Jared Kushner Still Doesn't Have White House Security Clearance After Ten Months

Experts are baffled as to why Jared Kushner, who has been tasked with forging peace in the Middle East and is one of President Donald Trump's top advisors, still does not have White House security clearance nearly a year after he was appointed.

Politico cited sources Thursday who said Kushner’s clearance to handle America’s most sensitive information is still under review.

Susan Hennessey, a national security fellow at the Brookings Institution, who specializes in congressional oversight of the intelligence community, said on Twitter: “The White House claim that it is ‘completely normal’ for it to take over 10 months to clear an extremely senior WH official is insane."

11_17_JaredKushner White House Senior adviser Jared Kushner attends bilateral meetings held by U.S. President Donald Trump and China's President Xi Jinping at the Great Hall of the People in Beijing, China, November 9, 2017. Thomas Peter/Reuters

Kushner, who is also Trump’s son-in-law, was one of the president’s first appointees after he won the election a year ago. The White House told Politico that the delay is “completely normal” and that it can take more than 300 days, in some cases, to grant full security clearance. At present, Kushner has interim clearance. 

Usually the most senior White House staff who will work closely with the president are prioritized with the goal of getting them clearance within 90 days, Leslie McAdoo Gordon, a security clearance lawyer, added. “Some of them get resolved in 90 days, but many of them don’t. It can take months. It can occasionally take years. You just have to work the system,” she said.

Kushner’s application has been complicated by the fact that he initially left more than 100 names off his list of foreign contacts on the security clearance application—a chargeable offense.

Some of the contacts left off Kushner’s application included meetings last December with then Russian ambassador to the U.S. Sergey Kislyak and Sergey Gorkov, president of the state-run Russian bank VEB.

Read more: Jared Kushner doesn't read and gets tired of talking about the Middle East, Joe Scarborough says

Other experts said the length of time it has taken to get clearance for Kushner, a first time applicant with a complex business and financial background, is normal. Kushner was CEO of his family’s real estate firm Kushner Companies.

“As a general rule, with respect to clearances, when you have people who have never had one before and they have massive financial and foreign connection and a staggering amount of business interests, like some of the people accompanying Trump, it wouldn’t be unheard of,” said Mark Zaid, another security clearance lawyer.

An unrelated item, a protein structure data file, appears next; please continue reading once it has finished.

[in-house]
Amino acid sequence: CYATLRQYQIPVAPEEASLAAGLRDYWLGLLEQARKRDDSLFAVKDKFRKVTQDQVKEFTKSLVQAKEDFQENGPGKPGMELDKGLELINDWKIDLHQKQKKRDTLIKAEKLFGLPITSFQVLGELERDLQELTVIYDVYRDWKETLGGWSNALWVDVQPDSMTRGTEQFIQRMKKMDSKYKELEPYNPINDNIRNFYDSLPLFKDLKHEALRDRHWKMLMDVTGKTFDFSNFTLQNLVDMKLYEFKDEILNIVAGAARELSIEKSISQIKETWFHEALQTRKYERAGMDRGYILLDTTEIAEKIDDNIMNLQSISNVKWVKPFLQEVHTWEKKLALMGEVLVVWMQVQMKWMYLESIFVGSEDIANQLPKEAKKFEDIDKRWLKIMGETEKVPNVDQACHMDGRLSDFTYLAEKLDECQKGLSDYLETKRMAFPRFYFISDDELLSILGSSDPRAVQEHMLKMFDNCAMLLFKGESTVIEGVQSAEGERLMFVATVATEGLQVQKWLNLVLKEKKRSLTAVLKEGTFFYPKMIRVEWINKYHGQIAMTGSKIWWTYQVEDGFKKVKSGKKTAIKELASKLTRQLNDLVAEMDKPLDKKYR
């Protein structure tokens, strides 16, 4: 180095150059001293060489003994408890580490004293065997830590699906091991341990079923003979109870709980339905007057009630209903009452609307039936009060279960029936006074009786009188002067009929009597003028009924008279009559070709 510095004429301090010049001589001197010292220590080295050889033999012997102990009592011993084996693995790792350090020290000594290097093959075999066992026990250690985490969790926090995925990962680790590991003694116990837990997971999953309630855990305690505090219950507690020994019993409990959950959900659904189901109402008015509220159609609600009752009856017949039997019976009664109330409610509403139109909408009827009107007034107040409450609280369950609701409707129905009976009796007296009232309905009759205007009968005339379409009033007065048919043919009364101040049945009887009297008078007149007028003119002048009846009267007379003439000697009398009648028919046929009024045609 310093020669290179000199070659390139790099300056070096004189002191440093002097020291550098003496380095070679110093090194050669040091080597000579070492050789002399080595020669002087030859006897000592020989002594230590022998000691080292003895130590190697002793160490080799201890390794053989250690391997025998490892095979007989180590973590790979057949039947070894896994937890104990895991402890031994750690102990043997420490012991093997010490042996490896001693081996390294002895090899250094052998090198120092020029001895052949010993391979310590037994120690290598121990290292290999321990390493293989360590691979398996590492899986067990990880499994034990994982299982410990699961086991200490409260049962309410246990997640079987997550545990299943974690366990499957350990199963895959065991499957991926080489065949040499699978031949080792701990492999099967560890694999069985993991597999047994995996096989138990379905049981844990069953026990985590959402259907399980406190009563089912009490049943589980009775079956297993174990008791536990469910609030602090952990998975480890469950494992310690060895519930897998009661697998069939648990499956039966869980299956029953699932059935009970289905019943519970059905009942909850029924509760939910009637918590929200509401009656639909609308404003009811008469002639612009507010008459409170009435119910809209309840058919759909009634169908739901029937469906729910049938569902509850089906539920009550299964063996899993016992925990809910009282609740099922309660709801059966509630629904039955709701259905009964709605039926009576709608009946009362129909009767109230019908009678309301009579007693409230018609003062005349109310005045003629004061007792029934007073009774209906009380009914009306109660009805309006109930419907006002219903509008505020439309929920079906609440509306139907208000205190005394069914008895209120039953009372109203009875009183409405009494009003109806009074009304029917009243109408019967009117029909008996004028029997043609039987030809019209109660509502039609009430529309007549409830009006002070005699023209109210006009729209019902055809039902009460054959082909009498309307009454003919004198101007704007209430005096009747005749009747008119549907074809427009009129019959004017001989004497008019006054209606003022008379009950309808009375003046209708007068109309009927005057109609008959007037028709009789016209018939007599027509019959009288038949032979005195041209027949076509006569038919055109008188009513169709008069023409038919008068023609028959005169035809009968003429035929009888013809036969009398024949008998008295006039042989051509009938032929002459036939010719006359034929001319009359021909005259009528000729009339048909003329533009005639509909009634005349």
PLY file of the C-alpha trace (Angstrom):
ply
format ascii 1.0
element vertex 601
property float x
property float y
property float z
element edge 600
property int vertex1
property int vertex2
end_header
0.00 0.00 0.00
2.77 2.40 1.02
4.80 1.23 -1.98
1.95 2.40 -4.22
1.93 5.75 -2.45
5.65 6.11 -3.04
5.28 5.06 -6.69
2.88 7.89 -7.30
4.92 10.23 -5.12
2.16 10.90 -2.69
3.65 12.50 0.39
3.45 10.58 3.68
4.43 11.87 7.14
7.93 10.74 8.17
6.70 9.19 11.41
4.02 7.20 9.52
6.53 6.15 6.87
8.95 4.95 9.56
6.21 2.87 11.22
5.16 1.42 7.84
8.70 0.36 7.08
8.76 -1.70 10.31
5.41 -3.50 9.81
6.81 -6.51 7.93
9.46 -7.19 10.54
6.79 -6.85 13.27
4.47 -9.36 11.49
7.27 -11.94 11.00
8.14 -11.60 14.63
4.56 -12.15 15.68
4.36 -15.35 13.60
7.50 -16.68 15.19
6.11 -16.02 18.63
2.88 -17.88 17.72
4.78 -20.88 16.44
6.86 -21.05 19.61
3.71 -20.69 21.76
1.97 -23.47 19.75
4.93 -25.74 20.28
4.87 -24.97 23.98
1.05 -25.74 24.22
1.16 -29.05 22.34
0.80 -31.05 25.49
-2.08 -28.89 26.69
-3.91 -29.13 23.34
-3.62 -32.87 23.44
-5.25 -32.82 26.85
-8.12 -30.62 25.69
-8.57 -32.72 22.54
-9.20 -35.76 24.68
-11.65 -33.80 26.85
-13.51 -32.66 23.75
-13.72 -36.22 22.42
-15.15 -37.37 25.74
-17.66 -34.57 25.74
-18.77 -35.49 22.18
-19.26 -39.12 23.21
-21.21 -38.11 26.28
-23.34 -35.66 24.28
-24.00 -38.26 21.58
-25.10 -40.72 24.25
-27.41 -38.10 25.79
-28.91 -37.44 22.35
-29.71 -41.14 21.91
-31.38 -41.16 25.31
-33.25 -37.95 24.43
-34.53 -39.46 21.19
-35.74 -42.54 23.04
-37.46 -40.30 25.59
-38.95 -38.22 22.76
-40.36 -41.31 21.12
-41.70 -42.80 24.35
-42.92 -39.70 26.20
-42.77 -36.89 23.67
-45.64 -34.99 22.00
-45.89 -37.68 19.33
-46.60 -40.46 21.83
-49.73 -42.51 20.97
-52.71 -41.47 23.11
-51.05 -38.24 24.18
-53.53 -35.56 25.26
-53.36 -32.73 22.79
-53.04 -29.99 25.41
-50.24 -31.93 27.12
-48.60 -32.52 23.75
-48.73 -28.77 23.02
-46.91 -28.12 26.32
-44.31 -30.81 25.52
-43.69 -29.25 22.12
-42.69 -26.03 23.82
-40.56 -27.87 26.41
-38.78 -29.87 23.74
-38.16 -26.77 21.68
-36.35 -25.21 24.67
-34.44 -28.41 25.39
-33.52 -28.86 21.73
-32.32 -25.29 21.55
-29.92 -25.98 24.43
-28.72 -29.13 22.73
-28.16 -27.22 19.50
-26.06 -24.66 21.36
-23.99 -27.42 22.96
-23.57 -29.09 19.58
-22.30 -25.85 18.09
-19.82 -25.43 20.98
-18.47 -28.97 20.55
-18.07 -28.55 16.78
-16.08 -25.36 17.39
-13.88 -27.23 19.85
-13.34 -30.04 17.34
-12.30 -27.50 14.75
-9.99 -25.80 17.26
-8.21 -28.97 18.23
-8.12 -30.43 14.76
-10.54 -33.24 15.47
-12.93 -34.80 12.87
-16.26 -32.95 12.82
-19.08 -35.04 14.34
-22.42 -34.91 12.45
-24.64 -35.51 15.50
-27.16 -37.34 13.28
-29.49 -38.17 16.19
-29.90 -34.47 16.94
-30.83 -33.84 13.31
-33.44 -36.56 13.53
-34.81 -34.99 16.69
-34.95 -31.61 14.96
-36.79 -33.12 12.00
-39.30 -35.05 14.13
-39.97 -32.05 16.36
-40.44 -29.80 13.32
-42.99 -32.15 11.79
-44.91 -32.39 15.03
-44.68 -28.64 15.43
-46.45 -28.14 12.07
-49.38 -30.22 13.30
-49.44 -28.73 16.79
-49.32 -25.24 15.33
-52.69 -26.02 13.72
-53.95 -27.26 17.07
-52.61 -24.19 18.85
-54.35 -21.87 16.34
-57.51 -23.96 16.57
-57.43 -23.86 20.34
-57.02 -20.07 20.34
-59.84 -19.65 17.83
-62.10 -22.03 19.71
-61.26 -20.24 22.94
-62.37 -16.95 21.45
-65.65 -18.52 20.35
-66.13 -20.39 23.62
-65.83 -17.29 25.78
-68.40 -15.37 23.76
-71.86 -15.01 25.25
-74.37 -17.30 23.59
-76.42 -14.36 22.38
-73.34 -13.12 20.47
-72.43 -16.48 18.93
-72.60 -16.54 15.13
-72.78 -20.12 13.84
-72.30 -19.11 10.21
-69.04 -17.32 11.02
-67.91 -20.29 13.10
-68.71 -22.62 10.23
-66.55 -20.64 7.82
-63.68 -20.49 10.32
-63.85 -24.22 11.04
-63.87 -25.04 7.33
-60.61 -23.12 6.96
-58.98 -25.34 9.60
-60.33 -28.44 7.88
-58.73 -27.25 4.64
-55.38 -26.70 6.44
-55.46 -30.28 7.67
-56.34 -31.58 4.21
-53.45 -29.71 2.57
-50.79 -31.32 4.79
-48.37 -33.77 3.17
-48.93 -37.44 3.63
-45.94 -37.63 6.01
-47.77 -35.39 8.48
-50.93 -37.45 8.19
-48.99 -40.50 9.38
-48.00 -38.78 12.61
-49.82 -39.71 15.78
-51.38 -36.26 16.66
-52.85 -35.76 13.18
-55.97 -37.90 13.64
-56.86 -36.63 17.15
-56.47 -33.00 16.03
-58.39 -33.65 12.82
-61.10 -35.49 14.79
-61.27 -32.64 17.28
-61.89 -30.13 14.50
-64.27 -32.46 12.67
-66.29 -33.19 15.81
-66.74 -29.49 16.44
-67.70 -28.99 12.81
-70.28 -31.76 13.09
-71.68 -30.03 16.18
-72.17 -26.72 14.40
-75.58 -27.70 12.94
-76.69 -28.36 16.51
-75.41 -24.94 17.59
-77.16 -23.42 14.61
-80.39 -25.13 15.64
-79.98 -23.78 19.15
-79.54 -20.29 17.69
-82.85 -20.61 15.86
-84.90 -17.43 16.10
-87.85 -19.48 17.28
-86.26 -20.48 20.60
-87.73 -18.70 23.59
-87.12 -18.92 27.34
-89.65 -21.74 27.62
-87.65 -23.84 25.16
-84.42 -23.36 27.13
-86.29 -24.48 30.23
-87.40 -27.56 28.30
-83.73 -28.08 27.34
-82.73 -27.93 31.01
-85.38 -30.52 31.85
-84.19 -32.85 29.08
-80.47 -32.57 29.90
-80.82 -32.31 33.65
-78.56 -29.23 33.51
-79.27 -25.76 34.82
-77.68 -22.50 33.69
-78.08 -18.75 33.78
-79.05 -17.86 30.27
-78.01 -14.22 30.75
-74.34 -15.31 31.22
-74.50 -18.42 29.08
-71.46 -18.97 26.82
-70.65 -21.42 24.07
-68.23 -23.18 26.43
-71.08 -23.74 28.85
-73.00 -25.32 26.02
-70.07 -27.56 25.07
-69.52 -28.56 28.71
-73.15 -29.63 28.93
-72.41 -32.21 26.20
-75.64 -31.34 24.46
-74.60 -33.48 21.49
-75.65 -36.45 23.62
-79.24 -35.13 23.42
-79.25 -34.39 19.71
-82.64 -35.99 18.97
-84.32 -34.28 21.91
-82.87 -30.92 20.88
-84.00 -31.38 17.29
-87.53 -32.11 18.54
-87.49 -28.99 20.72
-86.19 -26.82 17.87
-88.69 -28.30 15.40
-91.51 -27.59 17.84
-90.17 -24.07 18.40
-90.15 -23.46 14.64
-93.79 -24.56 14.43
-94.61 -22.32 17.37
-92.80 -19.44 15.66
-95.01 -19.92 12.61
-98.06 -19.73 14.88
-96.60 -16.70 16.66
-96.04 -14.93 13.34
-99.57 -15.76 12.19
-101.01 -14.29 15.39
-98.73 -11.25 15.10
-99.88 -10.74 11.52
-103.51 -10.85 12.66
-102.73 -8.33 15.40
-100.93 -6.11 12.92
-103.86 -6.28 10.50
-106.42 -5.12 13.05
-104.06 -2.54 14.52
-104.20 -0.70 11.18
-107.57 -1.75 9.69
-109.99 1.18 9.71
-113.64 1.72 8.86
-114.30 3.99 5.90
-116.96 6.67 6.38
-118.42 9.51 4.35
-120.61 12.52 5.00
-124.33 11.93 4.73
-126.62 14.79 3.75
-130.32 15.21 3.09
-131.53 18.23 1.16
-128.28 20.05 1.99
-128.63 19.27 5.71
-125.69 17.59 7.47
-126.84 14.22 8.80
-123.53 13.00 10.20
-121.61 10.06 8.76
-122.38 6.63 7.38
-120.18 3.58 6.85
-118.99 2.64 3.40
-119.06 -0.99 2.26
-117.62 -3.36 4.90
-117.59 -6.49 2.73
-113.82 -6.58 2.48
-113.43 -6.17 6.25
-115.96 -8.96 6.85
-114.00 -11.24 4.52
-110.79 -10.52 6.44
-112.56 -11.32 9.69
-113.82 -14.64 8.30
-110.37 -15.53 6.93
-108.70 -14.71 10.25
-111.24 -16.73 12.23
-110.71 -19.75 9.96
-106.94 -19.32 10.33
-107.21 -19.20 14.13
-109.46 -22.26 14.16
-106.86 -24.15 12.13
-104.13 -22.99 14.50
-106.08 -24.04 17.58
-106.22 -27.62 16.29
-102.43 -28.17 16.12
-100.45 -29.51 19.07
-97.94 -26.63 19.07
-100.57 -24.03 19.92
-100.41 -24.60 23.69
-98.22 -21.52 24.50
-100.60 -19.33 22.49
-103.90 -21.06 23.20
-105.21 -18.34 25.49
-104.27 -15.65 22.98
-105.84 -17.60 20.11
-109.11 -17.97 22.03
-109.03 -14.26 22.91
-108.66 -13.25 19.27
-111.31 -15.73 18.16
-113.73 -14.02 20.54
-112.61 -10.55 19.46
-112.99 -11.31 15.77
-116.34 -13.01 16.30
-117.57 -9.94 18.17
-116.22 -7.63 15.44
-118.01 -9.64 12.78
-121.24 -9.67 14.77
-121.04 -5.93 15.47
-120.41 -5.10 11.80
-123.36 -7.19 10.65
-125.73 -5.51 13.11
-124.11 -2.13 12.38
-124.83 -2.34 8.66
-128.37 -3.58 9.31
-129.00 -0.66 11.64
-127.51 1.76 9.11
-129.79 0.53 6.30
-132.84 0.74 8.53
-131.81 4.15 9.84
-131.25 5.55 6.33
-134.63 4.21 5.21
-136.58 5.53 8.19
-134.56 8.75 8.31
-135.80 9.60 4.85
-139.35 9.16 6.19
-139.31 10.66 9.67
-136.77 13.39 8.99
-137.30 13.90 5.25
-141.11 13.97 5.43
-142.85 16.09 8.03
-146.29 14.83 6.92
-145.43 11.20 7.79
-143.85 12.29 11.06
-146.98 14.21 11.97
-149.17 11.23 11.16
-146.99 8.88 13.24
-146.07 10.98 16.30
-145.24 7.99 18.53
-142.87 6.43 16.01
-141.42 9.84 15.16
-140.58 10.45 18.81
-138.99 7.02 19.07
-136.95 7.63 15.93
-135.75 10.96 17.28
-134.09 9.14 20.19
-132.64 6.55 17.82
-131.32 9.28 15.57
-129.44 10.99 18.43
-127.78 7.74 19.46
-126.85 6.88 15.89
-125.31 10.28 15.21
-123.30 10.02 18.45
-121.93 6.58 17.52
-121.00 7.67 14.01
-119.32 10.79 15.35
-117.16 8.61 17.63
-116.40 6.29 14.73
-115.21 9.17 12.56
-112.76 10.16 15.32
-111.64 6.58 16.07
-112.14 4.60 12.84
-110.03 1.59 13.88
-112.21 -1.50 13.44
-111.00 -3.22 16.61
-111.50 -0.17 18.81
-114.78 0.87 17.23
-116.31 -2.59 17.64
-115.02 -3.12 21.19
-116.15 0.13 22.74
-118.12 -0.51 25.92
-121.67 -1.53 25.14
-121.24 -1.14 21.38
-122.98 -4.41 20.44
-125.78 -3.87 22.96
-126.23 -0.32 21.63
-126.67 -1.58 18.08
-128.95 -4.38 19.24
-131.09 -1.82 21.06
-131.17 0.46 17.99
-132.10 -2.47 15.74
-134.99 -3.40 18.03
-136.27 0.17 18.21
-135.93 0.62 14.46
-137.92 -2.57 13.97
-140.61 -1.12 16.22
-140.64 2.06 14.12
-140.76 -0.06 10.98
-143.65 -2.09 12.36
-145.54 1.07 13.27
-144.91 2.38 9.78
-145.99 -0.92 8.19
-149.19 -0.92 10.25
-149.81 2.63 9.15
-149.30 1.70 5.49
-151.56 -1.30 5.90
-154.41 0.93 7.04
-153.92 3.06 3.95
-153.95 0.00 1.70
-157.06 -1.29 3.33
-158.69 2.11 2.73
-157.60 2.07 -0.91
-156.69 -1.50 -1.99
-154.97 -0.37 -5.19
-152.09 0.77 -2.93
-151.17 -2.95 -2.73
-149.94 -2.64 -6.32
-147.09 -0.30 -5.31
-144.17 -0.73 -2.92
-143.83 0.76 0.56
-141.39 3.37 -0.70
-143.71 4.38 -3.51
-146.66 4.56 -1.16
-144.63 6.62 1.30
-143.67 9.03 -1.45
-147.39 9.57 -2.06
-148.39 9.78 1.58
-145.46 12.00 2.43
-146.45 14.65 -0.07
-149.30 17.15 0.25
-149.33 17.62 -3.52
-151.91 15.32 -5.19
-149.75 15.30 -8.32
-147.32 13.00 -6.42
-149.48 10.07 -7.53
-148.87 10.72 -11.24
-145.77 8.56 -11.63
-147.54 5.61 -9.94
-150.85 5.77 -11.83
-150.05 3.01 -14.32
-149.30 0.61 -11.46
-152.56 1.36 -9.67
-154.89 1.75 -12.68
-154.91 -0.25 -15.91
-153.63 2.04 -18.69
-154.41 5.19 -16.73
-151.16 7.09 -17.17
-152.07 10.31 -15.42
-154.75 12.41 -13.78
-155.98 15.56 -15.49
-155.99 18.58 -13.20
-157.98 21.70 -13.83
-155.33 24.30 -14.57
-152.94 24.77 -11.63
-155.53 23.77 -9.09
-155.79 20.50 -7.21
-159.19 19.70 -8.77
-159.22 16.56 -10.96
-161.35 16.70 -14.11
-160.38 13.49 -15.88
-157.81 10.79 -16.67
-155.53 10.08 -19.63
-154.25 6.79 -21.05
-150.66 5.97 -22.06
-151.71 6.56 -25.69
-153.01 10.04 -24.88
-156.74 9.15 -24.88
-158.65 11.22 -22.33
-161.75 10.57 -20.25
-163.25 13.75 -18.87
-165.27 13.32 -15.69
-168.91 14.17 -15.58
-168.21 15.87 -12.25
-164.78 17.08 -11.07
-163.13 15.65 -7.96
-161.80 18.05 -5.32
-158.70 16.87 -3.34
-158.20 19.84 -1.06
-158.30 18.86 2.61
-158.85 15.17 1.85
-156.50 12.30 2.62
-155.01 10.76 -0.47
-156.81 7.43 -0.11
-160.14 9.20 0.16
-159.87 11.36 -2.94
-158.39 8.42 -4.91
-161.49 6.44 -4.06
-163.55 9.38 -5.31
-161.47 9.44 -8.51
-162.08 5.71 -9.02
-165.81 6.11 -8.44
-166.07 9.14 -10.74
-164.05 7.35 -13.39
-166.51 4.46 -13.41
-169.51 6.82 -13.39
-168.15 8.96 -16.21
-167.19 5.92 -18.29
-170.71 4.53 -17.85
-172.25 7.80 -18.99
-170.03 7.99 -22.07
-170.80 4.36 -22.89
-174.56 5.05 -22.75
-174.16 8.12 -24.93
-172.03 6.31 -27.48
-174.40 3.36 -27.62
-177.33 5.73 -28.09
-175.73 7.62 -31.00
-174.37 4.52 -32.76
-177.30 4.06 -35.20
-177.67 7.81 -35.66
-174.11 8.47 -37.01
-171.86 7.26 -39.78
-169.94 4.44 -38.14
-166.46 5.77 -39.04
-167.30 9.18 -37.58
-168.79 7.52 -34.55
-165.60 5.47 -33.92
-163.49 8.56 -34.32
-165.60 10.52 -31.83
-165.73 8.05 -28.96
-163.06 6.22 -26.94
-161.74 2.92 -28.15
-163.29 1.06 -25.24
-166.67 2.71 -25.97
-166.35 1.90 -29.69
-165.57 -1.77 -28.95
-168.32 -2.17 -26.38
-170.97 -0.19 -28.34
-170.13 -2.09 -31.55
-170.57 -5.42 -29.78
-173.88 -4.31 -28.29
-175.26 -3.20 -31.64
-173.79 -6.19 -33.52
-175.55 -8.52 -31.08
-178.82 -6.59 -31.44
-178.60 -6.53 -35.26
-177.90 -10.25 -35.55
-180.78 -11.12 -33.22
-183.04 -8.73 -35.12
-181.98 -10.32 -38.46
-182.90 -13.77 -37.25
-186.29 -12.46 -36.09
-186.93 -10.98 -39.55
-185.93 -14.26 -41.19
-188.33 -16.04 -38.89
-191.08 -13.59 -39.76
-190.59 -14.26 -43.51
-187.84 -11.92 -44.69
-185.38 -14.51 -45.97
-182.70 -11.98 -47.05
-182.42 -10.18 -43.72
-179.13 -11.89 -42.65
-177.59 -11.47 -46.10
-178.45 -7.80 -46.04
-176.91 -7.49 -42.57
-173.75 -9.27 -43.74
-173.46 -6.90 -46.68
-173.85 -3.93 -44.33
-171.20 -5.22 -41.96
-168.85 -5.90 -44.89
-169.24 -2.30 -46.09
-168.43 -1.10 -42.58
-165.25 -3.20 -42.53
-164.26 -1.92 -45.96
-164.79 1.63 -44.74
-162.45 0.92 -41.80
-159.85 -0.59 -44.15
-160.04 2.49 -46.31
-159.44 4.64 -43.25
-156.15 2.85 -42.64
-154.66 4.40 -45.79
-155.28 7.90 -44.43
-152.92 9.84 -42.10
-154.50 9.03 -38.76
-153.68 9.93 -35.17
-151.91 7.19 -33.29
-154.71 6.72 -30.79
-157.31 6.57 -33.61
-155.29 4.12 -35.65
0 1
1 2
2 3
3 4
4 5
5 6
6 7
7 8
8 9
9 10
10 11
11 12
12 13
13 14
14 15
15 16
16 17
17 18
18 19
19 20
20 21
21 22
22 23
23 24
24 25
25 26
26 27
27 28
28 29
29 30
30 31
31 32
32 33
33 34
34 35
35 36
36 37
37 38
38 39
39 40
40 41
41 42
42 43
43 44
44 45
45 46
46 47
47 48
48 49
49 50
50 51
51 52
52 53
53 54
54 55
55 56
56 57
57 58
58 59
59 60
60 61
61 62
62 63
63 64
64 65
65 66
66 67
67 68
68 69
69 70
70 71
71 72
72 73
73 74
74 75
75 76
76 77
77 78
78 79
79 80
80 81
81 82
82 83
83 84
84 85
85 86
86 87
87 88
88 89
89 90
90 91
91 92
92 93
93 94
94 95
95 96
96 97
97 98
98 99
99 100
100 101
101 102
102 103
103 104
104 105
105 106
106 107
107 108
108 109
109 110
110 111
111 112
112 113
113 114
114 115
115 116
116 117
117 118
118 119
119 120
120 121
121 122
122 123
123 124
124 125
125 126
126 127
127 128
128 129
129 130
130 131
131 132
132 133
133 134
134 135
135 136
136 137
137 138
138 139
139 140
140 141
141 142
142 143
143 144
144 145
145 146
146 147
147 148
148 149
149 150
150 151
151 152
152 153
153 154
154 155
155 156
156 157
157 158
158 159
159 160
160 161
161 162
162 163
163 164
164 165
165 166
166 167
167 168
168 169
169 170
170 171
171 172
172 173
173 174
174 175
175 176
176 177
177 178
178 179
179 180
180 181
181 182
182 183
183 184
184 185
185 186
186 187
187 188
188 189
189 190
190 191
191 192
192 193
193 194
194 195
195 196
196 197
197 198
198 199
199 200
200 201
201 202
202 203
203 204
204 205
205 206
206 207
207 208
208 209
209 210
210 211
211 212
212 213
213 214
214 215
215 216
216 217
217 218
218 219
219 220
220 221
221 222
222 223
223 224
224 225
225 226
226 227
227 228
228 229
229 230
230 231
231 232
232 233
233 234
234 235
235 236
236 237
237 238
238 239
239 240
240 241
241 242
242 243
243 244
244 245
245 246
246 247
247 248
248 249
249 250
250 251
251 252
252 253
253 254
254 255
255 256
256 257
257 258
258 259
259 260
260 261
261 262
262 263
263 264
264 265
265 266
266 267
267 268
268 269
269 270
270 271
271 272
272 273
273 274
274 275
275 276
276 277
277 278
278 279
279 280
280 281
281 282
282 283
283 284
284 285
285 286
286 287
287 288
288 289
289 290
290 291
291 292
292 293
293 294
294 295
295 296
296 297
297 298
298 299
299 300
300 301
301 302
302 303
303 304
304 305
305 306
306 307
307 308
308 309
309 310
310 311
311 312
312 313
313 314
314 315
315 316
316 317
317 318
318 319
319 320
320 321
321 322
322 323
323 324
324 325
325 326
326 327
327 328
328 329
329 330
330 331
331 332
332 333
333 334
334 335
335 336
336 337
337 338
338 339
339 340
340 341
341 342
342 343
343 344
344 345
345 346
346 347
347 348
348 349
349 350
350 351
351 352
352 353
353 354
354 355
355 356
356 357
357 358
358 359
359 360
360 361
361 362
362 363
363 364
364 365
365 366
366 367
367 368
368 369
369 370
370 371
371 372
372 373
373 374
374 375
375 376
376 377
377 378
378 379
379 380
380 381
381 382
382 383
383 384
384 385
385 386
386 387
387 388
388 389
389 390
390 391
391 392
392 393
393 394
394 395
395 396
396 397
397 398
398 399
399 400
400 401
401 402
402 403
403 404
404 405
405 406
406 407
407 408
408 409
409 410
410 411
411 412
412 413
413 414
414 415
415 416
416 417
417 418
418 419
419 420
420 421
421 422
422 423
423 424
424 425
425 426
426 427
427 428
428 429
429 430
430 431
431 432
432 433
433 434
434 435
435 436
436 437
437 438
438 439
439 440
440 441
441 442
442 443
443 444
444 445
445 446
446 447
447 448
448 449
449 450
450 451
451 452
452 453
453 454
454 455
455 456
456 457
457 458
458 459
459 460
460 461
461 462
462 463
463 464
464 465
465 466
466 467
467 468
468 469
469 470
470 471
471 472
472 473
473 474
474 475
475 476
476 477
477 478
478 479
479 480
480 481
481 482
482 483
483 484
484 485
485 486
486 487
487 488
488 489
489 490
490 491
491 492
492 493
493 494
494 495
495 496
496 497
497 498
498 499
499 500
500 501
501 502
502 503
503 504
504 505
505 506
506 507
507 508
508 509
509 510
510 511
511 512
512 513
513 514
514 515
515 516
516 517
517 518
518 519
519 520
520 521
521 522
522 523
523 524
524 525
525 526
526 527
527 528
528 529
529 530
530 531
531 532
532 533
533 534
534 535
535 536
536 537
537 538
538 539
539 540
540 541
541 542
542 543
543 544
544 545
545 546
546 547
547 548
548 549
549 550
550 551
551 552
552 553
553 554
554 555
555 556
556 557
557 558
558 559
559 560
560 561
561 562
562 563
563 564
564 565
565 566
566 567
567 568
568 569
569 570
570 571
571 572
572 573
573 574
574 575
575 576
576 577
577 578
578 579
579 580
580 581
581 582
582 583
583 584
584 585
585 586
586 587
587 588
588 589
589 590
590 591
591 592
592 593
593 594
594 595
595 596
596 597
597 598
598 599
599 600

Trump has given Kushner the responsibility of brokering peace between the Israelis and the Palestinians and restructuring the federal government. If his security clearance is revoked, he wouldn’t be able to carry out his job.

On Thursday the Senate Judiciary Committee confronted Kushner in a letter for not turning over documents—including some about his security clearance—that it has requested from him as part of its investigation into the Trump campaign’s ties to Russia and whether it offered any assistance in the Kremlin’s election meddling efforts.

Kushner, the committee wrote, hasn’t turned over emails from September 2016 about WikiLeaks and a “Russian backdoor overture and dinner invite.” They said Kushner forwarded these to another campaign official. Kushner’s attorney Abbe Lowell said they are open to disclosing the documents.

Key American intelligence officials produced a report early this year that found Wikileaks released thousands of emails that were stolen by Russian intelligence from the Clinton campaign and Democratic Party. Early this week The Atlantic revealed that Wikileaks was in contact with Donald Trump Jr. and pushed him to spread the email disclosures.

The committee said it believes Kushner hasn’t turned over all communication about a select list of people they have picked out as part of the investigation.

“I'm thinking that asking why Jared Kushner still has a security clearance may not capture all his misconduct,” wrote Democratic Rep. Ted Lieu of California on Twitter. “We really should be asking: Why is #Kushner still in the White House?”